The beginning of the Oedipus story has been somewhat altered to reflect the early twentieth century ideal of 'mother love' and the importance of the biological nuclear family over other forms. Here, Jocasta is asked to kill the baby Oedipus, but she tells him that she will not because those who have ordered her (including seemingly Oedipus' father) "know not a mother's love." Although she still abandons him, she also states "I would rather die than lose thee". It is the slave whom Jocasta entrusts Oedipus to the care of who pierces his ankles without her knowledge; Jocasta is therefore blameless of physically harming her own child in any way. After this, however, "the gods (...) shed (...) a grace" on Oedipus that makes the slave love him. In this version, therefore, compassion from a non-blood related adult requires divine powers to kindle, but a mother could never kill her biological child (although a biological father may). This ignores the frequent reality of infanticide in ancient Greece that makes the generality of Jocastas statement about a mother's love rather inaccurate (p. 1).
On the other hand, Oedipus is shown to be close to his adoptive mother Merope, to the point that when he is warned he will kill his father, he laments in particular that this would "bring (...) sorrow to my mother's heart." (p. 6). In this version, Oedipus does not marry Jocasta. Jocasta simply vanishes from the story after Oedipus' birth, and Oedipus has another unnamed wife who speaks some of Jocasta’s lines in Sophocles. The Oedipus retelling is also negative about the people of the city, using ancient oligarchic rhetoric to criticize their fickleness and complain that they do not think enough of Oedipus and worry only "how the plague might be stayed" (p. 11).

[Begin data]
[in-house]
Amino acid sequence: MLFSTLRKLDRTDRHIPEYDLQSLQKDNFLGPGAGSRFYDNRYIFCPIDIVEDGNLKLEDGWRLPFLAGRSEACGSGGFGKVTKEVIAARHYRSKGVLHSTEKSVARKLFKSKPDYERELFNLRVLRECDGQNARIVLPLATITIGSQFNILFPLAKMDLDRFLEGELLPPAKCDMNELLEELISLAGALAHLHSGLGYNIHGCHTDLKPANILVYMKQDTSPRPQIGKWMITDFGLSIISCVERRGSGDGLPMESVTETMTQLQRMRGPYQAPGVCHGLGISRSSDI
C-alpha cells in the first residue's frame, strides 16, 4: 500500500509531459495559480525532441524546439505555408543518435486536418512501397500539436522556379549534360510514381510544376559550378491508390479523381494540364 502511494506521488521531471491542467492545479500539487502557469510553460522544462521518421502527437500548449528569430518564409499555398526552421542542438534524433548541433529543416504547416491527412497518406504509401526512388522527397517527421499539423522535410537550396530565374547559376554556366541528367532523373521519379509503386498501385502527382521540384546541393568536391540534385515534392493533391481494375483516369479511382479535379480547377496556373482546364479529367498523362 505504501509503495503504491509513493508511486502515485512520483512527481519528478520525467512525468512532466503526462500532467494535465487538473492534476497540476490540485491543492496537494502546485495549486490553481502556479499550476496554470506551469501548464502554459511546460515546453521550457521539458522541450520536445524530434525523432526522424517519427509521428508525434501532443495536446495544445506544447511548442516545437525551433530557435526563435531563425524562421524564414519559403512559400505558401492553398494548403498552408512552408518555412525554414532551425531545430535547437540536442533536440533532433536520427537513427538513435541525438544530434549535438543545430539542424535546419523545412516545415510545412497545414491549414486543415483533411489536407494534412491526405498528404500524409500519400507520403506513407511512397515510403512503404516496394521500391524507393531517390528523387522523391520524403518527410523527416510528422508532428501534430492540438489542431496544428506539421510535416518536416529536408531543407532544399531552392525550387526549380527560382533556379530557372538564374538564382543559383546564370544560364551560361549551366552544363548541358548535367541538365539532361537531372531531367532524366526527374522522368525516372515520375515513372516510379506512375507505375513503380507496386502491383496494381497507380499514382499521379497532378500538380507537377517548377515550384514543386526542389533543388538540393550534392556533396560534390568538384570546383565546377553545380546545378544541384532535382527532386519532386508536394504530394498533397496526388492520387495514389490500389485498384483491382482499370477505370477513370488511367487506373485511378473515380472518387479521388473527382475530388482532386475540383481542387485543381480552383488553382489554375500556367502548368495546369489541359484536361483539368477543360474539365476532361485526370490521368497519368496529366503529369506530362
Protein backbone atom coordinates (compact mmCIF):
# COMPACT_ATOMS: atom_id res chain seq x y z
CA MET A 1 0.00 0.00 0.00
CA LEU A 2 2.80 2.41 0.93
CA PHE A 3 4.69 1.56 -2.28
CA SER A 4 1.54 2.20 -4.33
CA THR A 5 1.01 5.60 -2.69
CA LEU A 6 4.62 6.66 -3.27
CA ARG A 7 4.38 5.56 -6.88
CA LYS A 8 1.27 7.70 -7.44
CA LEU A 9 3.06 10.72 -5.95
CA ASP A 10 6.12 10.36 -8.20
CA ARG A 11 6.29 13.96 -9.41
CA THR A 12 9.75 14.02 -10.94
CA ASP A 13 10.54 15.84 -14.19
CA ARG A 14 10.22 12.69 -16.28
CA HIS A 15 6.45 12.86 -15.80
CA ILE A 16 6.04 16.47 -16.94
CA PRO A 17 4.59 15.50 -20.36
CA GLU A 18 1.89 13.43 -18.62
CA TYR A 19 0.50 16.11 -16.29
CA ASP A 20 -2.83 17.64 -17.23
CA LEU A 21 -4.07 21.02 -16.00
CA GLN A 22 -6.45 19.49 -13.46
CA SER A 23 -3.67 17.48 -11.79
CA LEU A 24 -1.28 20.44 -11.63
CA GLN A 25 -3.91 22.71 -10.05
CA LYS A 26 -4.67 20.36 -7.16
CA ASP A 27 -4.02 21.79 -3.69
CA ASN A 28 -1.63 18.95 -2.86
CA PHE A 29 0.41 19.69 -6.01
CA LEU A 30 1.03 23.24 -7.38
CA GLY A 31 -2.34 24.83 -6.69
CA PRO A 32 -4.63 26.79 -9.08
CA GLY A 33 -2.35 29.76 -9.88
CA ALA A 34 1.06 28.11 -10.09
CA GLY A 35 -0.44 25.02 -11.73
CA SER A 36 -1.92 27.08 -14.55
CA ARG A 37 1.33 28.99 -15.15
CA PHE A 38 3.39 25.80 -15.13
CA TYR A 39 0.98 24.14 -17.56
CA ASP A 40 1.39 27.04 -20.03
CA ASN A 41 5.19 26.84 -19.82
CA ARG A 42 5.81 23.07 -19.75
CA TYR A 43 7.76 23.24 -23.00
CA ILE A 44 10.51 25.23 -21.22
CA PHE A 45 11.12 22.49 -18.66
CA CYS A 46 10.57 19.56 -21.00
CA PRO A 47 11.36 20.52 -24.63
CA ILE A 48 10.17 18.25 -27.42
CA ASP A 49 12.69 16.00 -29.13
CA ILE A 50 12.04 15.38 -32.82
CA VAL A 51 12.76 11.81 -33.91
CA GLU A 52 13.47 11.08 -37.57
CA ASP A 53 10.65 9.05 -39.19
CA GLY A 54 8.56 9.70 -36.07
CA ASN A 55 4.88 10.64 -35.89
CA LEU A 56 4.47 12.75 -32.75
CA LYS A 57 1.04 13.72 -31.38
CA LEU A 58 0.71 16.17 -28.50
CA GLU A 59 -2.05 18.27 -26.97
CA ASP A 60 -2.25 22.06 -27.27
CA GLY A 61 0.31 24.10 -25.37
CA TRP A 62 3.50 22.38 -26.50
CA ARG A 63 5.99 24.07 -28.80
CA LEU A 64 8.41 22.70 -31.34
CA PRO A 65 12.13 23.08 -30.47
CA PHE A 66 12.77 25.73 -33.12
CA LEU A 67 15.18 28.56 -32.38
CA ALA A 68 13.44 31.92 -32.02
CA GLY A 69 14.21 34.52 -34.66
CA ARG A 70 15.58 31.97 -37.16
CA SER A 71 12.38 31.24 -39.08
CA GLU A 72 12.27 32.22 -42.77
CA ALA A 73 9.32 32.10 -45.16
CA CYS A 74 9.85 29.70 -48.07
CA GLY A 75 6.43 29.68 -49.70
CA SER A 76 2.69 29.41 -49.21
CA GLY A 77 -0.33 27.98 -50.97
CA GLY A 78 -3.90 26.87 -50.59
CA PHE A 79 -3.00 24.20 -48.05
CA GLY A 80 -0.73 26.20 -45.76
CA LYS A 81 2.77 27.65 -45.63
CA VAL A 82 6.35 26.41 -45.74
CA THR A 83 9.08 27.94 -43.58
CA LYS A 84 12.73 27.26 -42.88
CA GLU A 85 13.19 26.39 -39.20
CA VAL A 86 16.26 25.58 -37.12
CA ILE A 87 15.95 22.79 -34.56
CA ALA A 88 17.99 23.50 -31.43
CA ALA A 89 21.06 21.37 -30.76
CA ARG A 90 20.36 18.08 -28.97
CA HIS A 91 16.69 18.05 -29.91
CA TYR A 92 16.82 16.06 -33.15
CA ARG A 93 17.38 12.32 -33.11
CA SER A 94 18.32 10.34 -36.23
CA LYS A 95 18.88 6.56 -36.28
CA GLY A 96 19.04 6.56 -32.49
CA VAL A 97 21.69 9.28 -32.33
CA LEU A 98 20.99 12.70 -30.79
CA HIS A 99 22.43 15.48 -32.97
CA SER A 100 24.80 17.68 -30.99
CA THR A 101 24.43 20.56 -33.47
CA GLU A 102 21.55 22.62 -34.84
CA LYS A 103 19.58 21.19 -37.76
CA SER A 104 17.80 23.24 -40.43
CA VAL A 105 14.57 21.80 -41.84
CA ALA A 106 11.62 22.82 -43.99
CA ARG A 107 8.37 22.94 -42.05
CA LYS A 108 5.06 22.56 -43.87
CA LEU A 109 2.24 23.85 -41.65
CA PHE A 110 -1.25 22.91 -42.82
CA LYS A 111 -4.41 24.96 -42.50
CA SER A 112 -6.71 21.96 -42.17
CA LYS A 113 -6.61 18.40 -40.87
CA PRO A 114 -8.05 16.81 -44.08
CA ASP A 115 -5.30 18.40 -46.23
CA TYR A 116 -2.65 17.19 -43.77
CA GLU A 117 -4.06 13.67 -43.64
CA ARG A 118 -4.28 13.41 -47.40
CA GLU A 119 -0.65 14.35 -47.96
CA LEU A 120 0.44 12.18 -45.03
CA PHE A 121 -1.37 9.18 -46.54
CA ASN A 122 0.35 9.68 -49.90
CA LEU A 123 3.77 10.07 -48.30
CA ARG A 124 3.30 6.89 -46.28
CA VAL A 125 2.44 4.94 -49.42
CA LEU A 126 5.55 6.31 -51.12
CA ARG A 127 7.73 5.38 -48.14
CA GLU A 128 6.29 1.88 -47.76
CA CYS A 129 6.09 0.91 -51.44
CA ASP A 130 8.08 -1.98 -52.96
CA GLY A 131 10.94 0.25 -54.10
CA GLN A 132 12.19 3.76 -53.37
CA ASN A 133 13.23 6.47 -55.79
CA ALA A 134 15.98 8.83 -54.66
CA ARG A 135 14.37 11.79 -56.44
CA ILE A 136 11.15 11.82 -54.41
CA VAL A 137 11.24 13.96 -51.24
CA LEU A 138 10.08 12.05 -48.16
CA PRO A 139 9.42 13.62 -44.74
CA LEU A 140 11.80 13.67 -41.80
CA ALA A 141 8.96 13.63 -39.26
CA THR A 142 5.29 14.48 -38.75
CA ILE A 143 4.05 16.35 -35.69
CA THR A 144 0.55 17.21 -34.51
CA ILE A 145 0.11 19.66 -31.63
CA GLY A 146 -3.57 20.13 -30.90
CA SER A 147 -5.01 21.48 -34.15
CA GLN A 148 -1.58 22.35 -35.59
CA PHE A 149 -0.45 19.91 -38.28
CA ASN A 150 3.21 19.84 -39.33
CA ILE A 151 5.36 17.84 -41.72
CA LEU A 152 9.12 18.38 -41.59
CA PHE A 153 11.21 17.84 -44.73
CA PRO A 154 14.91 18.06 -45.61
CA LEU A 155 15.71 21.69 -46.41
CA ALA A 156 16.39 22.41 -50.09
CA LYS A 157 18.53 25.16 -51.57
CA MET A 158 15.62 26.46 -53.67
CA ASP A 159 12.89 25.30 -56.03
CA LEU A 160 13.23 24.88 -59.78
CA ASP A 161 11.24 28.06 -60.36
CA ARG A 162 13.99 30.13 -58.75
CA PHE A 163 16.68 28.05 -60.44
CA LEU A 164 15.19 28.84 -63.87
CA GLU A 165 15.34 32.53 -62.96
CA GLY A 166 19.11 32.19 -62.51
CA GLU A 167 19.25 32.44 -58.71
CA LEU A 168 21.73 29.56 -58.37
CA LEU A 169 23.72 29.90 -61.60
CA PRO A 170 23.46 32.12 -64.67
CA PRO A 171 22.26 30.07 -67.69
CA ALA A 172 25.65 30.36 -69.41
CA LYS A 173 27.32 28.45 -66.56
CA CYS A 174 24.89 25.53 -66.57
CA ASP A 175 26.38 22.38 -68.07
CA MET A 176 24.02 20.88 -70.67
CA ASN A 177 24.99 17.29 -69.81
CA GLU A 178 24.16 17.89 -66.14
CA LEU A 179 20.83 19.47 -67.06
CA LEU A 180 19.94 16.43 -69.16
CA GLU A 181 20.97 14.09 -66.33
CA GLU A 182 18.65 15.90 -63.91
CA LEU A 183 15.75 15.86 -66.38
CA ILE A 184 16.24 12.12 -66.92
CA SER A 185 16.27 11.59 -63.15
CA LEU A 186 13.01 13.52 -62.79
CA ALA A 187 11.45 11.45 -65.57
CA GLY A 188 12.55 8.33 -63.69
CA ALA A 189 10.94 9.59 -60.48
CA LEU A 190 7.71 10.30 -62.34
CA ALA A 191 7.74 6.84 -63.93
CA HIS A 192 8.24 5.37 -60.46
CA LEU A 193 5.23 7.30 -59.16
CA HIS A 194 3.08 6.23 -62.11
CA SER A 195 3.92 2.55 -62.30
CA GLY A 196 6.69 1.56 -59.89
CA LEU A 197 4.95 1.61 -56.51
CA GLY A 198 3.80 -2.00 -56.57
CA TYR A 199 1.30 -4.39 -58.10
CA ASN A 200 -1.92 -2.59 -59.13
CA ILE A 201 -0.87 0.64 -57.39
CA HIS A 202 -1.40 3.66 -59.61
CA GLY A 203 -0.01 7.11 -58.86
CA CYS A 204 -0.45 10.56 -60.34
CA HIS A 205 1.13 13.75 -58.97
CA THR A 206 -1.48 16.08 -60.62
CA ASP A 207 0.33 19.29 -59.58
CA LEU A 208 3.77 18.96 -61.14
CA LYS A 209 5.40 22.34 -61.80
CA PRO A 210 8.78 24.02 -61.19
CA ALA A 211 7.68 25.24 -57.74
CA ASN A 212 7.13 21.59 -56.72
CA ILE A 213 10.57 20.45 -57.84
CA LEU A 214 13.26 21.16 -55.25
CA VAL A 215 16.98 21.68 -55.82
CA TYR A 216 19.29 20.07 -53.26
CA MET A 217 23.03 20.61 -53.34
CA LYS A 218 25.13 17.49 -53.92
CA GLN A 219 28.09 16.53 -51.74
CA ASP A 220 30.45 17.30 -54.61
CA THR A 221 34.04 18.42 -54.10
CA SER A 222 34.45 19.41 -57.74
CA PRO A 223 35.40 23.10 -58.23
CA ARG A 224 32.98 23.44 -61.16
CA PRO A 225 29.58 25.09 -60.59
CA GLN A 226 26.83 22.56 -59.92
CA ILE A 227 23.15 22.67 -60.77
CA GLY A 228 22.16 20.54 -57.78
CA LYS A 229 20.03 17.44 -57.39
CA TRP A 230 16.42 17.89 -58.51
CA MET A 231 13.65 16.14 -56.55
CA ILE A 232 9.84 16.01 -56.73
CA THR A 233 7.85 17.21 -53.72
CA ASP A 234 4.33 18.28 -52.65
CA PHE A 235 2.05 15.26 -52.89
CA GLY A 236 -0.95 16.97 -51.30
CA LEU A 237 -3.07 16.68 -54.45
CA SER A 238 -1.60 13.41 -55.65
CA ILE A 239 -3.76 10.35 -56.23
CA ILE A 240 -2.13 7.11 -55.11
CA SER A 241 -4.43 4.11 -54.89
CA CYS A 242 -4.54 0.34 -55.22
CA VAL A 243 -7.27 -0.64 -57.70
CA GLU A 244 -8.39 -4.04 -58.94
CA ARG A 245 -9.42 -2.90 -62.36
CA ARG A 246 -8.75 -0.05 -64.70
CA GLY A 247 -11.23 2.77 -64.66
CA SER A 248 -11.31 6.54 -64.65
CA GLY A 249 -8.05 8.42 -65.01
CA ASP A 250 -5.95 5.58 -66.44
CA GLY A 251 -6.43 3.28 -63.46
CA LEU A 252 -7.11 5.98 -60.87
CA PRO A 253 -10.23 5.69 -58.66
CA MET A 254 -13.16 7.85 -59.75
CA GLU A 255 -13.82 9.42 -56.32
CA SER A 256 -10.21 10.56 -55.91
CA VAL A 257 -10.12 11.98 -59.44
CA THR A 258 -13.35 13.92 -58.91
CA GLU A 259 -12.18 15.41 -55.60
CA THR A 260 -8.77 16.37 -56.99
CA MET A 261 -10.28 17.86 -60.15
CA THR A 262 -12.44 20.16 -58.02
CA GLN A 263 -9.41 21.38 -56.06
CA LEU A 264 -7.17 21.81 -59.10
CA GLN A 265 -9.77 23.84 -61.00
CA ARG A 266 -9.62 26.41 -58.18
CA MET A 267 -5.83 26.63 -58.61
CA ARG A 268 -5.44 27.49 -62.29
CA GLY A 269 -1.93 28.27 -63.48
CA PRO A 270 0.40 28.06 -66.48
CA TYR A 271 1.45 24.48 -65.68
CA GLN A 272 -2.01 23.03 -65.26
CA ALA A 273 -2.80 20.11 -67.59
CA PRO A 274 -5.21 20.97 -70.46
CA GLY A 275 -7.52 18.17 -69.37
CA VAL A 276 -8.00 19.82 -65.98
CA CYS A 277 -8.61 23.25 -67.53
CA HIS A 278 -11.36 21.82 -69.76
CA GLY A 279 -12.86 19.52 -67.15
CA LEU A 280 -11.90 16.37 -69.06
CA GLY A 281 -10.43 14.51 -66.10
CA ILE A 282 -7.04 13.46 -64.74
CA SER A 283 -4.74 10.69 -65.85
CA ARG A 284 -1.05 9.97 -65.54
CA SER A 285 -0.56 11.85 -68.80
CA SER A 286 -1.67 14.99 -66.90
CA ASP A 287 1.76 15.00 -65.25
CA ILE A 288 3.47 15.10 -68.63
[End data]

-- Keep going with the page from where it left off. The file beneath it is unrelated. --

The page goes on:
There appears to be some discomfort in this anthology with the idea of female monsters. Oedipus initially addresses the sphinx "fair and softly" because she is beautiful, but when she answers savagely, he "saw that by her cruelty and lust she had killed the woman's soul within her, and the soul of a beast had taken its place." (p. 7).
The Psyche retelling, meanwhile, emphasises Victorian complementary ideals of men and women in marriage and the misery of singlehood for women. There is particular emphasis on Psyche's unhappiness at the start when she is not married. When her sisters persuade her that her husband means her harm, they do not warn her he may eat her or do other violence as in other versions, but that he will abandon her and leave her "all ashamed and deserted" (p. 22). This threat of being left alone by a husband is enough to persuade Psyche to betray Eros. In this version, the sisters are particularly cruel and Eros eventually punishes them by coming to them, pretending to love them instead of Psyche and then tricking them to their deaths. The Psyche retelling could perhaps therefore be said to be more black and white than other versions of the story, a feature that is fairly consistent across the other anthology retellings in this volume.
A Macmillan reader (a reviewer who works for a publisher), when considering this text, wrote that "The plain truth is that this is not woman's work, and a woman has neither the knowledge nor the literary tact necessary for it." (Tuchman and Fortin 1989, p. 87.) It is not clear if this reader was opposed to the concept of women writing children’s anthologies of myth generally, or if something about Buckley’s tone compared with other female myth anthology writers of the time particularly offended the reviewer. Possibly, this might have been that the writing style is not as playful and always obviously for children as in similar contemporary texts, or that more detail and background is given for each story than in other rival anthologies, making it perhaps seem to be more "intellectual".
* Page numbers in analysis refer to Classic Books of All Time edition (CreateSpace Independent Publishing, no date).
Murnaghan, Sheila and Deborah H. Roberts, Childhood and the Classics: Britain and America, 1850-1965, Oxford: Oxford University Press, 2018.
Tuchman, G. and N. Fortin, Edging Women Out: Victorian Novelists, Publishers and Social Change, London: Routledge, 1989.